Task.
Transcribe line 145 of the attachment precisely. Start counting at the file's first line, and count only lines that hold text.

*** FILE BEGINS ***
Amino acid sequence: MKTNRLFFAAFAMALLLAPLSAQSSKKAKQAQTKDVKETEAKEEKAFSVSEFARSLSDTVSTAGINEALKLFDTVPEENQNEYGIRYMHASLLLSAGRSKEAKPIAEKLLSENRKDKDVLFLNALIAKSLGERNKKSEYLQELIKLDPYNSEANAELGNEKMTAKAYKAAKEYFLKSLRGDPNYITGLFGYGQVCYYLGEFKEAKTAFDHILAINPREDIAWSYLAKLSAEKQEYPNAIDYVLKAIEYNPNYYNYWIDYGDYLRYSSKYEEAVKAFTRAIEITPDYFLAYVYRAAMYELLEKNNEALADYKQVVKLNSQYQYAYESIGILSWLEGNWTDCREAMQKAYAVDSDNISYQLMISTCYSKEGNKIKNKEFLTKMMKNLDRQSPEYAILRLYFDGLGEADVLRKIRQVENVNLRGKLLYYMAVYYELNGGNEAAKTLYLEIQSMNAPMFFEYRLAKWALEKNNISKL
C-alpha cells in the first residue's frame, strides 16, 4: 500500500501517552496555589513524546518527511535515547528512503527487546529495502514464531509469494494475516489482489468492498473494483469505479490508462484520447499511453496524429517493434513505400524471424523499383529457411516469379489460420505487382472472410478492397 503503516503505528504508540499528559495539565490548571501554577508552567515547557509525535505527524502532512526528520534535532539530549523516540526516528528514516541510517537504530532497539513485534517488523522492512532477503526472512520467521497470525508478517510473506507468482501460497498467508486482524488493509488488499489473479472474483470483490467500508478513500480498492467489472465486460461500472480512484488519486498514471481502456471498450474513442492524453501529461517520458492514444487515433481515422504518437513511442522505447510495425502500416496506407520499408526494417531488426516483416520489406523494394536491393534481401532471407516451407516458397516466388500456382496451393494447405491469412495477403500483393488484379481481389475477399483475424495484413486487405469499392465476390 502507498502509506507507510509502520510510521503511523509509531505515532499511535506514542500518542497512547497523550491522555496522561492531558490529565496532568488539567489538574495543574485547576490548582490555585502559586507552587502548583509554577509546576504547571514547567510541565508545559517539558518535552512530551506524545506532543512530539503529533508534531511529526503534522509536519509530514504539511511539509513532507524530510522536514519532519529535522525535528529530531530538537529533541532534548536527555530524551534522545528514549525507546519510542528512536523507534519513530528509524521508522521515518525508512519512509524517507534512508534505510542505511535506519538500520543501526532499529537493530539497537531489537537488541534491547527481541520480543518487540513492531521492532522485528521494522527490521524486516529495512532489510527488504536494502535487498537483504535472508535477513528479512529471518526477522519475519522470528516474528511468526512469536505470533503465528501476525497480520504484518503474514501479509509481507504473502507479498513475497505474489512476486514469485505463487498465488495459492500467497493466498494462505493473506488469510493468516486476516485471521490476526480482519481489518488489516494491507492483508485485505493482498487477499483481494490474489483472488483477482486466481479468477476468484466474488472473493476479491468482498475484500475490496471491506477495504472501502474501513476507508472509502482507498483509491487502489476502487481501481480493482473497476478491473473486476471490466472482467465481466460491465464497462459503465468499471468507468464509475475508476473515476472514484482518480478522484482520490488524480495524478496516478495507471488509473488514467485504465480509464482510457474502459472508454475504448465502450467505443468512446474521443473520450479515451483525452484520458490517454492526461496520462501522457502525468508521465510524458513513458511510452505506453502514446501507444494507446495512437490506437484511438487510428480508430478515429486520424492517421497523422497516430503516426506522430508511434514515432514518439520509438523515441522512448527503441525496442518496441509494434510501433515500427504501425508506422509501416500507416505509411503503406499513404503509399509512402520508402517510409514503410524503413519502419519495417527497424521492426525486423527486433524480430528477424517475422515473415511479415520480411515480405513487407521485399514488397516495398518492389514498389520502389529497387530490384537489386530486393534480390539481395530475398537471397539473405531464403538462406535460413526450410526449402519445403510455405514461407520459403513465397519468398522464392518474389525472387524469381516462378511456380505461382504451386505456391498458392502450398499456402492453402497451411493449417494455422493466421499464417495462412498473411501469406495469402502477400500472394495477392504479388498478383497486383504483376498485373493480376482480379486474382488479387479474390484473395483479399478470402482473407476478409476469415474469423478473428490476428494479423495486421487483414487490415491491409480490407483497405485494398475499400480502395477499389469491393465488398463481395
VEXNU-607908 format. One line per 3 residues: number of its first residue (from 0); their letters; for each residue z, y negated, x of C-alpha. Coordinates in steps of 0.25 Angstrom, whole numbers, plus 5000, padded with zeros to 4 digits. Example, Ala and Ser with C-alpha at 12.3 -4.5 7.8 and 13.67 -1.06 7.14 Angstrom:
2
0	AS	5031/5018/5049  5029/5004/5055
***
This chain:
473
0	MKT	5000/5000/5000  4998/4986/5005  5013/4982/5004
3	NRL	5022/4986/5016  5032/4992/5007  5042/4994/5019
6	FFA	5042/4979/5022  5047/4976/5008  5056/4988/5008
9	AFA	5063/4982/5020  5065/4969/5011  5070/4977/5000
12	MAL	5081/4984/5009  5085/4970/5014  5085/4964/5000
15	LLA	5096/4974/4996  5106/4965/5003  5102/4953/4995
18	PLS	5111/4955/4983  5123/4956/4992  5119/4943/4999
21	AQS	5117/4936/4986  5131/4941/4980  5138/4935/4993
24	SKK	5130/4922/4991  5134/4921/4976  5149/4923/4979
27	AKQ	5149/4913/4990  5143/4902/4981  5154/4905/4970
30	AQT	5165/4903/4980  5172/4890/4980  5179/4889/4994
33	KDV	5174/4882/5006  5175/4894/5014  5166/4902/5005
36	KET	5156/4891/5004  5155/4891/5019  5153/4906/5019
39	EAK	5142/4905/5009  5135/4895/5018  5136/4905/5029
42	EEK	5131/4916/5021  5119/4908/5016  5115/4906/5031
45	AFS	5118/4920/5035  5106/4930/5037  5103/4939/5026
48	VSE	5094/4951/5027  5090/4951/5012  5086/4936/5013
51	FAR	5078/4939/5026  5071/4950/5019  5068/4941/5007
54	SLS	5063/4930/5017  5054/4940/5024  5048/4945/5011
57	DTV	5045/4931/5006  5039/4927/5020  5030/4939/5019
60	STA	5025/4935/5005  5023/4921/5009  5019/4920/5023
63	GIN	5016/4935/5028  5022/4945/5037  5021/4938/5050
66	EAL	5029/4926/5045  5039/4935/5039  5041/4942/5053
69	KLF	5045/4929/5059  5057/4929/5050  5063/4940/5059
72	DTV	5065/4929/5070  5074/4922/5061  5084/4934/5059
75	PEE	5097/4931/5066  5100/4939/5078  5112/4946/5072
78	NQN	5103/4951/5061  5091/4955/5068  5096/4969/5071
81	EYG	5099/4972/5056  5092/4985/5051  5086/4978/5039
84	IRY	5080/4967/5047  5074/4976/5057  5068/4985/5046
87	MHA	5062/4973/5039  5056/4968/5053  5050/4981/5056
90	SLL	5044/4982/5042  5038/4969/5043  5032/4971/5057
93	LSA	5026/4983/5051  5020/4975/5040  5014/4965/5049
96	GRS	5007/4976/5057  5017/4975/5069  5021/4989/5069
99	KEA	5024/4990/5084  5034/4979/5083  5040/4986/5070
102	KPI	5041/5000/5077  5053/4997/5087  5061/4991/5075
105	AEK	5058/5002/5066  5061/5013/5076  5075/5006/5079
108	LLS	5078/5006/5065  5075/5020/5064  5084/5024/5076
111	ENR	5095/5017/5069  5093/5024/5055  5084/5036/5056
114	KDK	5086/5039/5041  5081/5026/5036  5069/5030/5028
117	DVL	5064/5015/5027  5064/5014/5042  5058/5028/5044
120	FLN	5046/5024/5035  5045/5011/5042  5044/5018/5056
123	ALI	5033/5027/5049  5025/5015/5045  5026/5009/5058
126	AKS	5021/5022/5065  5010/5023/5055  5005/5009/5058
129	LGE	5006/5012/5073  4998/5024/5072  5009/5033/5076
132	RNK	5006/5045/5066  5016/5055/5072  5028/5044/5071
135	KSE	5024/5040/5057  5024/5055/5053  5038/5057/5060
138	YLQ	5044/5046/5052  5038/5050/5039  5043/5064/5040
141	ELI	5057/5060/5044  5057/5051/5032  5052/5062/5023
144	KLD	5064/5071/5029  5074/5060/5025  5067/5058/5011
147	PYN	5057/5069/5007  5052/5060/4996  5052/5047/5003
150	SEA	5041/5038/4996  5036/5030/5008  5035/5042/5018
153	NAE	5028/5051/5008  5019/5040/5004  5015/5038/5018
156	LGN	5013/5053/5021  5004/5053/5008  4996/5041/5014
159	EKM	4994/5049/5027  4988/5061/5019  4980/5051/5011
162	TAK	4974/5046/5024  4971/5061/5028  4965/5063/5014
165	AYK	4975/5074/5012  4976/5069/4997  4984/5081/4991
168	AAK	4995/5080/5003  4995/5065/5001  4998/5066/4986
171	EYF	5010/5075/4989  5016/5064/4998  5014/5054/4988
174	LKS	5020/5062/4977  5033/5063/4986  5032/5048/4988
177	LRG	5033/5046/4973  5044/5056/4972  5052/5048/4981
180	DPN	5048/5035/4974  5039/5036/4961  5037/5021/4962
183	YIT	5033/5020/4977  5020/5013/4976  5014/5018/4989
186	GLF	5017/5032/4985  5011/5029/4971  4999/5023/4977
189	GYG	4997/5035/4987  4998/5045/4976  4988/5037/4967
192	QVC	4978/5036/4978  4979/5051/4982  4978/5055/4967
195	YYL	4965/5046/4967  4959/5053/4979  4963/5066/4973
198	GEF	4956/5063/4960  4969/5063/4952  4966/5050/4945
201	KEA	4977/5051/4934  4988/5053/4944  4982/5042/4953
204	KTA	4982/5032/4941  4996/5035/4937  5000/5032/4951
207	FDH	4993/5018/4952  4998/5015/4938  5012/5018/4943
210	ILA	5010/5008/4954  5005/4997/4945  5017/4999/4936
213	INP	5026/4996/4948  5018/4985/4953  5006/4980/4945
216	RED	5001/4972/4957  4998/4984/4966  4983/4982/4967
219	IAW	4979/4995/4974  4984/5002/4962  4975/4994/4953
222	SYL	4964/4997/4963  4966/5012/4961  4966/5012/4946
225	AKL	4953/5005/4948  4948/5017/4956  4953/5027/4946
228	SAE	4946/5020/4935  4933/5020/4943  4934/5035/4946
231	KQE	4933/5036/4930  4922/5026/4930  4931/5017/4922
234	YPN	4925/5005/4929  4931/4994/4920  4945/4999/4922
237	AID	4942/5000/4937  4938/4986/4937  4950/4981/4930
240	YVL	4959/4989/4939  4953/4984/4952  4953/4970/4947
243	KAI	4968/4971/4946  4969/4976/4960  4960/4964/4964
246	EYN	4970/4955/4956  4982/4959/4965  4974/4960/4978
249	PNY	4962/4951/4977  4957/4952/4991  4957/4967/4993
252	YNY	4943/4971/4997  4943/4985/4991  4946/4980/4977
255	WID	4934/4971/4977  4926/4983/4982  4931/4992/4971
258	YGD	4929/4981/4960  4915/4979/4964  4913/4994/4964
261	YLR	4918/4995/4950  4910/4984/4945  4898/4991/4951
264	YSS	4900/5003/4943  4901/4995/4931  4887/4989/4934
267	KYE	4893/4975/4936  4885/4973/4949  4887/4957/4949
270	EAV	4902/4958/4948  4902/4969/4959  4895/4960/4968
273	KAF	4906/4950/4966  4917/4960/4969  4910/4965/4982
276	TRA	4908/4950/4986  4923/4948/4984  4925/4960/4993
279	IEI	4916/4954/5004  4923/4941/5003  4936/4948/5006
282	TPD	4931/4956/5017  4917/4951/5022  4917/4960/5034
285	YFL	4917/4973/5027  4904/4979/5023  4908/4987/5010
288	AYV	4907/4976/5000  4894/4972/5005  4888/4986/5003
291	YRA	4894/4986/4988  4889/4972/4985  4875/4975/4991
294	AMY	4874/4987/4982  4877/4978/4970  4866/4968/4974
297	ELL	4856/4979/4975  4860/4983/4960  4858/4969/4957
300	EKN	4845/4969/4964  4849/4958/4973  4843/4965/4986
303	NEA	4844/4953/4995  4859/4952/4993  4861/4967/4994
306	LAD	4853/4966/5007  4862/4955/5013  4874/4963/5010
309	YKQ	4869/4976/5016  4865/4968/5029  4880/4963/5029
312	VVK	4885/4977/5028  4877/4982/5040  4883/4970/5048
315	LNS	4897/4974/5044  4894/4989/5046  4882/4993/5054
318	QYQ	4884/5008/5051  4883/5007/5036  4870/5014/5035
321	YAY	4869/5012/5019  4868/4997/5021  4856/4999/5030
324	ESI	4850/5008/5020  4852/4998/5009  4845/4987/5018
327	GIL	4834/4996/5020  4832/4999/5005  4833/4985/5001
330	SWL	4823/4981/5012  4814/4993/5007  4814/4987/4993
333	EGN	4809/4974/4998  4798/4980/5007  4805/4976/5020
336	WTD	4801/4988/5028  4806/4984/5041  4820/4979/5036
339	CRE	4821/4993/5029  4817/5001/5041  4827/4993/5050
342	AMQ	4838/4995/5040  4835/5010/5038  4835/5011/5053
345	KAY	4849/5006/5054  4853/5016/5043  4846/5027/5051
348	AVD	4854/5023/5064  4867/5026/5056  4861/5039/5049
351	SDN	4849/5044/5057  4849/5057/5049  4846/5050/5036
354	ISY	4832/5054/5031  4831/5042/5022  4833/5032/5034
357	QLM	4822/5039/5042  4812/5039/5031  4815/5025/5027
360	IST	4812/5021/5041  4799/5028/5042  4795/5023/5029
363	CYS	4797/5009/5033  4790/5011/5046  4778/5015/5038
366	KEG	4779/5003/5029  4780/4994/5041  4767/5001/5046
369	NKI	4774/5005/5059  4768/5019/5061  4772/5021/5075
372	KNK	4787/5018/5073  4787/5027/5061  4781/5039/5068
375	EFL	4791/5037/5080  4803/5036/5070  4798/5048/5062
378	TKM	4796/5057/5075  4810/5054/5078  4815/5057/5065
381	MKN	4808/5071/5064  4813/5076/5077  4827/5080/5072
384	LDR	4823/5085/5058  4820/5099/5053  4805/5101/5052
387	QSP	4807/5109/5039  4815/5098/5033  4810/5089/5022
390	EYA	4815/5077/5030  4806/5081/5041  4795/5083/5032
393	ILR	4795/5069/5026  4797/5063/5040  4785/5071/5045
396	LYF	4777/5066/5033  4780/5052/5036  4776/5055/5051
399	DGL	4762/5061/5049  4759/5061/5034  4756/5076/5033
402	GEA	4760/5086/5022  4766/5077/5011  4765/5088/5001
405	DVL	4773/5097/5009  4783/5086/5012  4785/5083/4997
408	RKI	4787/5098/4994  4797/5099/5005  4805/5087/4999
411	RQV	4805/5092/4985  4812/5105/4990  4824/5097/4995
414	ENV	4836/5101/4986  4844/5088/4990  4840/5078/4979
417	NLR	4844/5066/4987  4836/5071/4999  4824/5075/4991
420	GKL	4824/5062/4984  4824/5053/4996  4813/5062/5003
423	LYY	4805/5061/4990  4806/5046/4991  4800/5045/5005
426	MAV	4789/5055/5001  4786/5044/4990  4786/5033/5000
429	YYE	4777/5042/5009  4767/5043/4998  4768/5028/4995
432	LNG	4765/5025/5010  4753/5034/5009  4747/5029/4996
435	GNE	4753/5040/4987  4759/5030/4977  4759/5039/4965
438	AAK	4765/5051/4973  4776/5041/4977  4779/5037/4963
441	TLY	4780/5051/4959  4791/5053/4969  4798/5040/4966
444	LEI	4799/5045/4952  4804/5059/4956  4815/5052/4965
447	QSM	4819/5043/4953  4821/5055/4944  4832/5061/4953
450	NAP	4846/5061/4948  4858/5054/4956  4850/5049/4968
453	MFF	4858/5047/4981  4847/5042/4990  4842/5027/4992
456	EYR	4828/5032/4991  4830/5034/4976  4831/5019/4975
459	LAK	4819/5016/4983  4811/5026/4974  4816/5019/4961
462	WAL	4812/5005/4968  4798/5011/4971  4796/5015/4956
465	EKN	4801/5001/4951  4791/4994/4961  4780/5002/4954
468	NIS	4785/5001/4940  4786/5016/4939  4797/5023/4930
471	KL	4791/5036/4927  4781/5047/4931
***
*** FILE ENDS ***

408	RKI	4787/5098/4994  4797/5099/5005  4805/5087/4999